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Thursday, May 29, 2008

Absolutely Amazing

Since it would take quite a patchwork of quotes to summarize this story, I'll just give a few bullet-points of my own as a summary.
- Revision3 uses BitTorrent to distribute its own content (legal distribution, in other words)
- Everybody's second-favorite company MediaDefender decided to play with R3's tracker. Once they found a hole that allowed the tracker to serve torrents not by R3, they began using the tracker to track their own files.
- R3 discovered that somebody was using their tracker for external content and banned MD's torrents
- MD's servers (the ones actually uploading the files that they were using R3's tracker to track) responded by DOSing R3's tracker (according to one person on Slashdot, MD has a 9 Gbps internet connection for this purpose), taking R3's tracker and other systems completely offline
- The FBI is currently investigating the incident. Some have suggested and are praying that the PATRIOT Act could be used to charge MD with cyber-terrorism, as defined by law.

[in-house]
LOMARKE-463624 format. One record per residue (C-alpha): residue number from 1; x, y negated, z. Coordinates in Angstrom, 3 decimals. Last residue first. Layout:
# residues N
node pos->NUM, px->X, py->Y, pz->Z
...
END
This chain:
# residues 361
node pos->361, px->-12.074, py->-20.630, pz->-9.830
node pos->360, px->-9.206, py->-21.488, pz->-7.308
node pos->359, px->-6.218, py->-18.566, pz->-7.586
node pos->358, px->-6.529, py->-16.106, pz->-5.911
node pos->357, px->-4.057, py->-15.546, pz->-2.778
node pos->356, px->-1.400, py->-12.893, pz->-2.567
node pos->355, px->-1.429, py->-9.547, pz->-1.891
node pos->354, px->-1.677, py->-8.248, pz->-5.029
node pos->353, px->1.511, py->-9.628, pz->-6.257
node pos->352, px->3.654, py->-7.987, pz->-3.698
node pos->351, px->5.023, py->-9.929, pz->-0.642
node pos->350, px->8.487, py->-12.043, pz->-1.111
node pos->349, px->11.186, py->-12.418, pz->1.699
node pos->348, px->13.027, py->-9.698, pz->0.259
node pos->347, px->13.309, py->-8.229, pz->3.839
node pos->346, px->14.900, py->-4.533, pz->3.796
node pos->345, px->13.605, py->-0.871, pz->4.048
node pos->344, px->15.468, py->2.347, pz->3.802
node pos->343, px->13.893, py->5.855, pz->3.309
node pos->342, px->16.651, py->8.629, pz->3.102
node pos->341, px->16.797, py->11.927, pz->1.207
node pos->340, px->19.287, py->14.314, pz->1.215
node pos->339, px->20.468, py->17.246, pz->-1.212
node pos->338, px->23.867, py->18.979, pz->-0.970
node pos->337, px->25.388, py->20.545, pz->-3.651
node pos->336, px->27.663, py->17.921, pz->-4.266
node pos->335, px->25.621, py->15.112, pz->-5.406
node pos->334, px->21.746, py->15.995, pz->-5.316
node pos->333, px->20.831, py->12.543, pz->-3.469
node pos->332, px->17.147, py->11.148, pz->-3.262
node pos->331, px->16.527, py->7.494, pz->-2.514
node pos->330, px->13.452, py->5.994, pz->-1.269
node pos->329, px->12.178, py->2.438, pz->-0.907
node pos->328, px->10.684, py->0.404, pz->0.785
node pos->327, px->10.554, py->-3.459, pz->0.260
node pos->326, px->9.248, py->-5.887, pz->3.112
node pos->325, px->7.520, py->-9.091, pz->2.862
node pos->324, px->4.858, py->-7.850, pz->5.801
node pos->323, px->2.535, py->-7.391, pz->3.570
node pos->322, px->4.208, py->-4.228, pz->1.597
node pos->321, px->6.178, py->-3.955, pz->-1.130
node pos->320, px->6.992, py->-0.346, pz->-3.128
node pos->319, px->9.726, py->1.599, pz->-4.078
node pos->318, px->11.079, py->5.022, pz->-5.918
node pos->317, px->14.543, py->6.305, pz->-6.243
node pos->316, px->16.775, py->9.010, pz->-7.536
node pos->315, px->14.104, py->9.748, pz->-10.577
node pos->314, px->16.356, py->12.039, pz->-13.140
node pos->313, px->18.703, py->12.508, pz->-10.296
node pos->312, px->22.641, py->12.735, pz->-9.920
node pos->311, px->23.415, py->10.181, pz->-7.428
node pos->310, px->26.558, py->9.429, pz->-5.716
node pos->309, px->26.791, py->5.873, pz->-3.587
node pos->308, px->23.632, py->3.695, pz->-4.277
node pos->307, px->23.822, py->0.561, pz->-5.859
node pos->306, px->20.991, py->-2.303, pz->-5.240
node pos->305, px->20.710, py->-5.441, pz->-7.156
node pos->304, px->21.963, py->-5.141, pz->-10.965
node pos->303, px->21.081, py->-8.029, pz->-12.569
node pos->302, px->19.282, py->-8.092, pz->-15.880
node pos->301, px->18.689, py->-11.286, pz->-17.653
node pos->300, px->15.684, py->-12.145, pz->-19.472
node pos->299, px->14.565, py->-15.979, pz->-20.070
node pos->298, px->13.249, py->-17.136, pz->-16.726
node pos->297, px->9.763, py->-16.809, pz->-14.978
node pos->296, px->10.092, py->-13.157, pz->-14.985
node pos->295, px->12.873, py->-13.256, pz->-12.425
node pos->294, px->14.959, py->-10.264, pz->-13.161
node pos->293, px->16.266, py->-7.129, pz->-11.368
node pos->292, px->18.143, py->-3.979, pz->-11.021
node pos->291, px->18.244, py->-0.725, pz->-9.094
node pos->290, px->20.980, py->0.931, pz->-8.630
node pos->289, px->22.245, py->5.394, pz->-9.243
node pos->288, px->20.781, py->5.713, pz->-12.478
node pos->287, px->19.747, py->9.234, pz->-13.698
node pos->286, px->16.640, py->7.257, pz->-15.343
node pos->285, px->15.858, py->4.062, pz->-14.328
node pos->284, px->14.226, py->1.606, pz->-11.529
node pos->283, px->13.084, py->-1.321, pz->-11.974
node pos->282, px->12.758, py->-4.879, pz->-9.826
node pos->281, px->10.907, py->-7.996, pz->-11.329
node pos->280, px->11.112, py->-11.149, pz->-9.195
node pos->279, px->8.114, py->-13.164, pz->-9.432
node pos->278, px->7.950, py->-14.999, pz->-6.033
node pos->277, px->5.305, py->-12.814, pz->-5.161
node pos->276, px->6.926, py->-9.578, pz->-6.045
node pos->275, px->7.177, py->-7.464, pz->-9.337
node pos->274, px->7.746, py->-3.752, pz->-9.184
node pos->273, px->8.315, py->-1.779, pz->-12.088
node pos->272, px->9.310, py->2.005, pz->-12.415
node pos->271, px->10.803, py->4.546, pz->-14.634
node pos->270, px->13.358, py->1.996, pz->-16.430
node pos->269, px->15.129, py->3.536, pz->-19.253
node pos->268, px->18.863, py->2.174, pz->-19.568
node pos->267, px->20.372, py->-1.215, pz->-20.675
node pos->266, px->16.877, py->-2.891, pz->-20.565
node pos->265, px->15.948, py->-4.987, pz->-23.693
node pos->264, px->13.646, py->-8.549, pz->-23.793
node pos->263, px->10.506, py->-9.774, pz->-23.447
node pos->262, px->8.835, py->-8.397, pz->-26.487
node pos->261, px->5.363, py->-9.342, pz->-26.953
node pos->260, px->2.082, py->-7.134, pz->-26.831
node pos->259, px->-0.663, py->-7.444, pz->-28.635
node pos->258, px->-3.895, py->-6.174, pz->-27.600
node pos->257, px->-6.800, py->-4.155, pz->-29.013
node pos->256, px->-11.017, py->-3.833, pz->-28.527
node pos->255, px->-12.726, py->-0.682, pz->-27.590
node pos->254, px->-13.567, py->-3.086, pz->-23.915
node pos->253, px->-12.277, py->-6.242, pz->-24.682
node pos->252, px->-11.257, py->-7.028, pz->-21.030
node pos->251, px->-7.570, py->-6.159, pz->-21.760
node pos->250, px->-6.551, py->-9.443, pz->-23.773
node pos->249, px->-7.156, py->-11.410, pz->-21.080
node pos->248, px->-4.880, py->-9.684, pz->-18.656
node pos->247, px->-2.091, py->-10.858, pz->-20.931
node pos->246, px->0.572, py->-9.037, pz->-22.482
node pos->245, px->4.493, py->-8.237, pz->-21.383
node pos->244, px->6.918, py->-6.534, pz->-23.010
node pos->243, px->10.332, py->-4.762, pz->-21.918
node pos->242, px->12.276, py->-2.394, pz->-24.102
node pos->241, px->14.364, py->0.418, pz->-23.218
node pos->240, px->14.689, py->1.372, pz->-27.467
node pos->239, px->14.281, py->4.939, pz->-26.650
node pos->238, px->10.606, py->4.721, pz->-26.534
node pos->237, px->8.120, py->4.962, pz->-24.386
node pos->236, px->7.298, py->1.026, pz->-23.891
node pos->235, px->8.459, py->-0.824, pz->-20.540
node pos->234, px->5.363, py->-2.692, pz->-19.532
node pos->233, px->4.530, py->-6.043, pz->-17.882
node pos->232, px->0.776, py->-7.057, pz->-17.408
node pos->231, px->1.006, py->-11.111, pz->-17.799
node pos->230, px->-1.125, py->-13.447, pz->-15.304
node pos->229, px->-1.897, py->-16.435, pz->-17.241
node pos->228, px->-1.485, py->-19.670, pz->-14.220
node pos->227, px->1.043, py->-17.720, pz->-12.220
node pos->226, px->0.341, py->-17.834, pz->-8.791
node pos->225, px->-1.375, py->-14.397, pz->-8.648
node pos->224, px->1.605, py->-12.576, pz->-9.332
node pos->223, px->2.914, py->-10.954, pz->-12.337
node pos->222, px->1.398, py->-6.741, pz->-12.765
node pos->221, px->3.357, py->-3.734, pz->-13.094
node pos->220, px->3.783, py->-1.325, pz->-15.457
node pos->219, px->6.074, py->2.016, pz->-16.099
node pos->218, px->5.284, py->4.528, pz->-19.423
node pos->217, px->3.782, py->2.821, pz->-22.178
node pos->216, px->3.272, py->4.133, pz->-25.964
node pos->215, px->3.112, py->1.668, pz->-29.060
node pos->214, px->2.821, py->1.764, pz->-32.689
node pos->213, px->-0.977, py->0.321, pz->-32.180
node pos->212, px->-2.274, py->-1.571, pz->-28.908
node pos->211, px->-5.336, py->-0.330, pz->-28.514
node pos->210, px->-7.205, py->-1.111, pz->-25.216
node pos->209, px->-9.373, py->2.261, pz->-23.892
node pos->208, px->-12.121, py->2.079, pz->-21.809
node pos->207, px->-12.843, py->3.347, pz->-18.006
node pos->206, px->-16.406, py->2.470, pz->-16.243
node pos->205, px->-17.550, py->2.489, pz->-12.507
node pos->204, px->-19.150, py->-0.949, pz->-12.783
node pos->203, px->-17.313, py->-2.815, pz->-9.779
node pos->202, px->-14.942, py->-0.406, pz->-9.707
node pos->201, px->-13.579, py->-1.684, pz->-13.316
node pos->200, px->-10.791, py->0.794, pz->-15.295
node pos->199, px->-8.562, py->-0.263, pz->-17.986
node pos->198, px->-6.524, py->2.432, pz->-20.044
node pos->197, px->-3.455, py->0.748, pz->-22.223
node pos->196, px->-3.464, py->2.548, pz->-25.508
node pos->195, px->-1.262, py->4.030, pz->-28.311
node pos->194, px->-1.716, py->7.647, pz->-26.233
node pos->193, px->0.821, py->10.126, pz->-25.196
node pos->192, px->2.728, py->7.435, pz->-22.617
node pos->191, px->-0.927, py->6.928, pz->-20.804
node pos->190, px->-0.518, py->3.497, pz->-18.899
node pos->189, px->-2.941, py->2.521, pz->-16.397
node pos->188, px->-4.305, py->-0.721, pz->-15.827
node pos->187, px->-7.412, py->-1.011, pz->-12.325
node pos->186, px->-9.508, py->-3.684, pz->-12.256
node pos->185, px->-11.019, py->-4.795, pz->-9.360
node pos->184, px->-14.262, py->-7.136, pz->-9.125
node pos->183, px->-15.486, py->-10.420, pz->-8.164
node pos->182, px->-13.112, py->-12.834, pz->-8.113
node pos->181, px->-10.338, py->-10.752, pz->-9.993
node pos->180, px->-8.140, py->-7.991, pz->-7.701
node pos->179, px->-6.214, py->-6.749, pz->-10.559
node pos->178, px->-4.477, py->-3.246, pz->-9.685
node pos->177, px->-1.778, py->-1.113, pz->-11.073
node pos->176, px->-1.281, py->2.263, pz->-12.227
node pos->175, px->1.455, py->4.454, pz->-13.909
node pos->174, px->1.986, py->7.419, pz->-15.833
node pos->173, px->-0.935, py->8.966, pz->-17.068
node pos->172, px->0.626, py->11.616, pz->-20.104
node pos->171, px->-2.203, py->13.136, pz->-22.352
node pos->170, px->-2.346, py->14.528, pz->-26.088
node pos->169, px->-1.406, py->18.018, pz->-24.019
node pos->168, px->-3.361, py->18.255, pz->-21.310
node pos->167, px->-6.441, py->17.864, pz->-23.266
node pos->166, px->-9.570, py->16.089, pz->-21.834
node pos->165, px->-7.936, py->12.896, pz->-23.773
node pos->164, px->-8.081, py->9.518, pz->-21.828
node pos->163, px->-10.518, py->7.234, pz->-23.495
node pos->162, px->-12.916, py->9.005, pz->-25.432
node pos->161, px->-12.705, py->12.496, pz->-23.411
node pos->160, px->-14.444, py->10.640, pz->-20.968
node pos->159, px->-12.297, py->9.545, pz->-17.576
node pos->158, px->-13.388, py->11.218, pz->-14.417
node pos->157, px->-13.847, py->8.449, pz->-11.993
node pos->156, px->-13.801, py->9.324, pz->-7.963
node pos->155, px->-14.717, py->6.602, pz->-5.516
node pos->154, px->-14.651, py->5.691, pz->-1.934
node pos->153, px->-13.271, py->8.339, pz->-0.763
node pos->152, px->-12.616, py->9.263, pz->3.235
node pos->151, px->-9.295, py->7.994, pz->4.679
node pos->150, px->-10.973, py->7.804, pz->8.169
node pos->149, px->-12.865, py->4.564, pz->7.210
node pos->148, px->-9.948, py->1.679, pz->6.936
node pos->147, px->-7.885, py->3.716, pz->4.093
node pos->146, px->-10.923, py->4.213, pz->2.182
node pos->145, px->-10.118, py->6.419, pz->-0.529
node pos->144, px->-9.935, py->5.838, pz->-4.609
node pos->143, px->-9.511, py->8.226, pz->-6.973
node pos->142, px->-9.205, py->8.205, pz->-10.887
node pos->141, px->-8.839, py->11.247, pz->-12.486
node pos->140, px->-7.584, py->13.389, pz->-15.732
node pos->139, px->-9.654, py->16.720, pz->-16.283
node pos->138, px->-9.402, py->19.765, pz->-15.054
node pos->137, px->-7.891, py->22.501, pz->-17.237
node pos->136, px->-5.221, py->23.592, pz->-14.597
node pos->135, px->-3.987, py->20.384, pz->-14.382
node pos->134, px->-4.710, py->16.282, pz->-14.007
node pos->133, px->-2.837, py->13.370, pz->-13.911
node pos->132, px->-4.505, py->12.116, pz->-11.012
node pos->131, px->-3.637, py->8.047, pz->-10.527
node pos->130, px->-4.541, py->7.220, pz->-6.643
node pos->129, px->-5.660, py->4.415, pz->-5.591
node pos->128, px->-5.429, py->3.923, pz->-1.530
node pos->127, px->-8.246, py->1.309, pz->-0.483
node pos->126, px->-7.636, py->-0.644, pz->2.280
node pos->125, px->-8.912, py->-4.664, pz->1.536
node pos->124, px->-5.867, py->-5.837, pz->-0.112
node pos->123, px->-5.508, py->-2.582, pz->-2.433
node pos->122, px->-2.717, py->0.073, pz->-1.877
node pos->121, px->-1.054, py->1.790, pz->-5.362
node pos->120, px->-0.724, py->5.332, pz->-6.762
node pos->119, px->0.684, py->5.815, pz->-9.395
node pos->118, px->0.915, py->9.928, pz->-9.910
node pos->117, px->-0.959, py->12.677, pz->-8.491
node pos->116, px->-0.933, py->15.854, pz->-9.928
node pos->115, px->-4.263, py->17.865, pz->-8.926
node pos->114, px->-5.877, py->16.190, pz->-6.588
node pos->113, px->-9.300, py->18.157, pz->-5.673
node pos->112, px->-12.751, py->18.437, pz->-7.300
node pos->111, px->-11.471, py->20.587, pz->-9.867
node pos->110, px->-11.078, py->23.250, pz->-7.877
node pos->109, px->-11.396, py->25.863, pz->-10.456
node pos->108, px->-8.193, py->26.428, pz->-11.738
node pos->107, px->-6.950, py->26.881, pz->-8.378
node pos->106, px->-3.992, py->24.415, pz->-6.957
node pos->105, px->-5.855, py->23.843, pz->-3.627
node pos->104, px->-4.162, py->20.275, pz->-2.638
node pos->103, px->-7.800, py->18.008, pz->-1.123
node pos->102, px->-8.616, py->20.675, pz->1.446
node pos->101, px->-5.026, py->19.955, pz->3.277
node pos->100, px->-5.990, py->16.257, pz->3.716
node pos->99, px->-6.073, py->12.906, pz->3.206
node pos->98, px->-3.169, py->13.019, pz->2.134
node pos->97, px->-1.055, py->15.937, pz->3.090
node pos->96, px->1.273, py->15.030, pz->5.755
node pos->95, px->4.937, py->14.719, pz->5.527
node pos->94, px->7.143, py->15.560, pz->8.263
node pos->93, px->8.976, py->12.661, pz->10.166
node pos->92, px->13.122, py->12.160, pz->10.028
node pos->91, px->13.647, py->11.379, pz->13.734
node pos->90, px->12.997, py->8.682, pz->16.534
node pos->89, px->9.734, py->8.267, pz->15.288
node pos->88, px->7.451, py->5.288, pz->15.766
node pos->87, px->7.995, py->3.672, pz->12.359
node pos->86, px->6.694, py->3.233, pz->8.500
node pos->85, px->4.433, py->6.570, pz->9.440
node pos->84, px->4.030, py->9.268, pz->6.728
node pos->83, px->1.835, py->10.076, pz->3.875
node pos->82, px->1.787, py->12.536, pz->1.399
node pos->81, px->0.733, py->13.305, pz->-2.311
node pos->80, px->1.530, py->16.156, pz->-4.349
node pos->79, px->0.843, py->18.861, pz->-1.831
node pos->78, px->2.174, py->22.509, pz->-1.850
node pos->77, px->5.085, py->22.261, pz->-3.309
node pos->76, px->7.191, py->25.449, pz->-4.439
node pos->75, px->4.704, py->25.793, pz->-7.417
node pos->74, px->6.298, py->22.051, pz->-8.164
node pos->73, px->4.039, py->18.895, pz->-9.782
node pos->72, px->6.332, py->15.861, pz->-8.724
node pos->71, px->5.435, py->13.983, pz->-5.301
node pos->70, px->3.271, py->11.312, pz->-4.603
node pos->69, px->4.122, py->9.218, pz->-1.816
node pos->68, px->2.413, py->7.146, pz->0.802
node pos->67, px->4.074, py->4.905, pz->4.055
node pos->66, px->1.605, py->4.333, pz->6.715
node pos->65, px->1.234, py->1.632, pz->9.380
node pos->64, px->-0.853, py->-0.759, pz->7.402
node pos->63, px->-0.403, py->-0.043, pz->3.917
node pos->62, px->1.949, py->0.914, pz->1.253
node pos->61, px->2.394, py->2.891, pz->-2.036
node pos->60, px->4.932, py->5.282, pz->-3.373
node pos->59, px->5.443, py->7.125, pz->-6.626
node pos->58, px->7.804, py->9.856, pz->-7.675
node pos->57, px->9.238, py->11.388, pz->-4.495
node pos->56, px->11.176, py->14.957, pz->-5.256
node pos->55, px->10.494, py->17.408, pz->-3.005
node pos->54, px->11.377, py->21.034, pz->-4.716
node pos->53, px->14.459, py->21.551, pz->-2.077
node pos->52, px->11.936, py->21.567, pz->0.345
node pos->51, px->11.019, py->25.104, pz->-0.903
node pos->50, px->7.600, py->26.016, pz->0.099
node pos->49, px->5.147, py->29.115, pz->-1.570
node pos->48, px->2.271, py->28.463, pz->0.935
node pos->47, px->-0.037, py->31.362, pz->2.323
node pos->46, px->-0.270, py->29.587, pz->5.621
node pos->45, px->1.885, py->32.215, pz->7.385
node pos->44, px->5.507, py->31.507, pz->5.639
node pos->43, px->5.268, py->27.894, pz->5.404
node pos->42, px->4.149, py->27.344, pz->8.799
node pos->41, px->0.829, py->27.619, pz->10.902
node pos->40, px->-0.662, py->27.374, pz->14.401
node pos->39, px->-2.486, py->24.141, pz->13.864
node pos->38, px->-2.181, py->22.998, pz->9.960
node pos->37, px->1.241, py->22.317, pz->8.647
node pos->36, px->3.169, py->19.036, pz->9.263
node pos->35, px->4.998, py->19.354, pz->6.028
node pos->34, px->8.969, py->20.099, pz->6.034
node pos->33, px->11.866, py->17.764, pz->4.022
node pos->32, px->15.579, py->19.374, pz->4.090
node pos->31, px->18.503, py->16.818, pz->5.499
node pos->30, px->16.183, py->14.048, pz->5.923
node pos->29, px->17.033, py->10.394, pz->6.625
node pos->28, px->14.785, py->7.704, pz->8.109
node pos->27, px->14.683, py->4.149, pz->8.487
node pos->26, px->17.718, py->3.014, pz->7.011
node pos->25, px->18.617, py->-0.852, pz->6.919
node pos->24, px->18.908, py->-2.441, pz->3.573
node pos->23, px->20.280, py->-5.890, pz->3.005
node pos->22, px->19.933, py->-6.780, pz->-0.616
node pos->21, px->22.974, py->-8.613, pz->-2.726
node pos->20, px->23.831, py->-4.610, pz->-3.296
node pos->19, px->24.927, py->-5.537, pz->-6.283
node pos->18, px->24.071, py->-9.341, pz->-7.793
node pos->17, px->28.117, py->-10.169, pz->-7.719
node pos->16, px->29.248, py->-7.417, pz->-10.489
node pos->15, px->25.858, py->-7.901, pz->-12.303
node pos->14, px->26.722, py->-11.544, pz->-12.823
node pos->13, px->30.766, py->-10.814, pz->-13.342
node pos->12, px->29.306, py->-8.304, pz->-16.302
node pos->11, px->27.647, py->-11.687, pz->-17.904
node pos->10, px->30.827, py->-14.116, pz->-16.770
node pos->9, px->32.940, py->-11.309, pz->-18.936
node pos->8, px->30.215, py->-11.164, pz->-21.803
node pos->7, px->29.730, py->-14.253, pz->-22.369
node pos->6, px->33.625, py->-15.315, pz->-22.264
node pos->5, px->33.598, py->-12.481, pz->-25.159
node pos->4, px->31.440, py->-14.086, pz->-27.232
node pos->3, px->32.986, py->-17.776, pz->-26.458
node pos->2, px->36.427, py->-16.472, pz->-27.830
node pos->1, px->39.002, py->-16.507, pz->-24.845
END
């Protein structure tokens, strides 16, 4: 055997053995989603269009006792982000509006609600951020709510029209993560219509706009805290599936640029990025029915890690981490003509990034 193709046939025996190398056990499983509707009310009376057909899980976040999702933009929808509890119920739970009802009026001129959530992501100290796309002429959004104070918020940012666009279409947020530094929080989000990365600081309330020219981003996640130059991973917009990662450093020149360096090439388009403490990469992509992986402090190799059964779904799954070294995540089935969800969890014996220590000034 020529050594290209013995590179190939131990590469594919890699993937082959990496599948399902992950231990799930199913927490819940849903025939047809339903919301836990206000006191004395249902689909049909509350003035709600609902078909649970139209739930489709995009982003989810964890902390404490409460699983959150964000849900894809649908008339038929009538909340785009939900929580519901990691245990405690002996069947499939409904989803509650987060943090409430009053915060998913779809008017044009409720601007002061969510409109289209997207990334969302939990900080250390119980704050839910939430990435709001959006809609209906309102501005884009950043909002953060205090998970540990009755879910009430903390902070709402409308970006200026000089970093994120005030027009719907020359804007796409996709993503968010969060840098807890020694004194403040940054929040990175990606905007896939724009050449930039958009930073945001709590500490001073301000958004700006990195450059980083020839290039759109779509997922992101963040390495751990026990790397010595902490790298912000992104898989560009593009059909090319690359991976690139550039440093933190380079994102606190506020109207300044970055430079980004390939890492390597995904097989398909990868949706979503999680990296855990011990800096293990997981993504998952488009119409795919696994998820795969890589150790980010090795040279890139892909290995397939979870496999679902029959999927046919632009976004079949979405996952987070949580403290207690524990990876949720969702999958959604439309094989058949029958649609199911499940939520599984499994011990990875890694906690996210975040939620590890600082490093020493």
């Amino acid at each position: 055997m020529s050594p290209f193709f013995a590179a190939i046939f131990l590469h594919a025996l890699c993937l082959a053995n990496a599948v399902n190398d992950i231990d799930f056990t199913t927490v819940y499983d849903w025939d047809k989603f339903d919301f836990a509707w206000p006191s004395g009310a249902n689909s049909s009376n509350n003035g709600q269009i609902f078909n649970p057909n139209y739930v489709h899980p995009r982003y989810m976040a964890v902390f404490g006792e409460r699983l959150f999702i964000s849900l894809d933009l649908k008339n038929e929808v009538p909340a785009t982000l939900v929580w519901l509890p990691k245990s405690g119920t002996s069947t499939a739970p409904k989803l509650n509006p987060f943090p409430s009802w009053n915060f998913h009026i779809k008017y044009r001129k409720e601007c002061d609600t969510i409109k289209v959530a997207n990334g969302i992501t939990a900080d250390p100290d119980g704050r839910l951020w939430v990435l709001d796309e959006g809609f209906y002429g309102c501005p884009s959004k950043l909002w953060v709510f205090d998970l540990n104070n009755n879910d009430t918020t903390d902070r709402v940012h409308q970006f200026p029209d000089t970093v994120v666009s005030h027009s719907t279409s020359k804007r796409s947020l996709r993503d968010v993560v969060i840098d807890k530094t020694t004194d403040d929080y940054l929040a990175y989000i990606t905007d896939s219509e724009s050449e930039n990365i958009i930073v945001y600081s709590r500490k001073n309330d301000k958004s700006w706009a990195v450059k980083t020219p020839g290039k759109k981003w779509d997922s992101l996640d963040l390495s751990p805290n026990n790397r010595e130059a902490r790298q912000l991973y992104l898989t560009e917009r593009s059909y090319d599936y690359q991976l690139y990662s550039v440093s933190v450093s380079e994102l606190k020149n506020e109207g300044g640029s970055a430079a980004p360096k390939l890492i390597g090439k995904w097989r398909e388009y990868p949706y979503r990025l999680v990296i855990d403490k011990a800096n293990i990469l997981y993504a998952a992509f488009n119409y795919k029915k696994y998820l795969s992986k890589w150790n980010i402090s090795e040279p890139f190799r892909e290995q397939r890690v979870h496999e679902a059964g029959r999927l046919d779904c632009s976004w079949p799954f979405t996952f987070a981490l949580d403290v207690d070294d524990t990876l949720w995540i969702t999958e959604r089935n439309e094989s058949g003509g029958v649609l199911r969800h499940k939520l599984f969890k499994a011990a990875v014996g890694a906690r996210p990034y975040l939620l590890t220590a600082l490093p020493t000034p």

Various coverage:
Inside the Attack that Crippled Revision3 (mirror)
MediaDefender, Revision3, screw-up
Revision3 Sends FBI after MediaDefender

Thursday, May 22, 2008

More on kd-tree Splitting

I was just reading the paper Analysis of Approximate Nearest Neighbor Searching with Clustered Point Sets, which, as the title indicates, performs performance analysis of 3 different kd-tree splitting policies. The policies used are the standard policy, the sliding-midpoint policy, and the minimum-ambiguity policy, which is new in this paper.

The minimum ambiguity method takes into account not only the full set of data points, like all the others, but also takes into account a set of training regions which represent the distribution of regions to find points within - that is, the future searches themselves. As with the other methods, the goal of the algorithm is to minimize the average number of nodes in the tree that overlap each search region; however, when both the searches and data points are known, the minimum-ambiguity method can do it better than the others.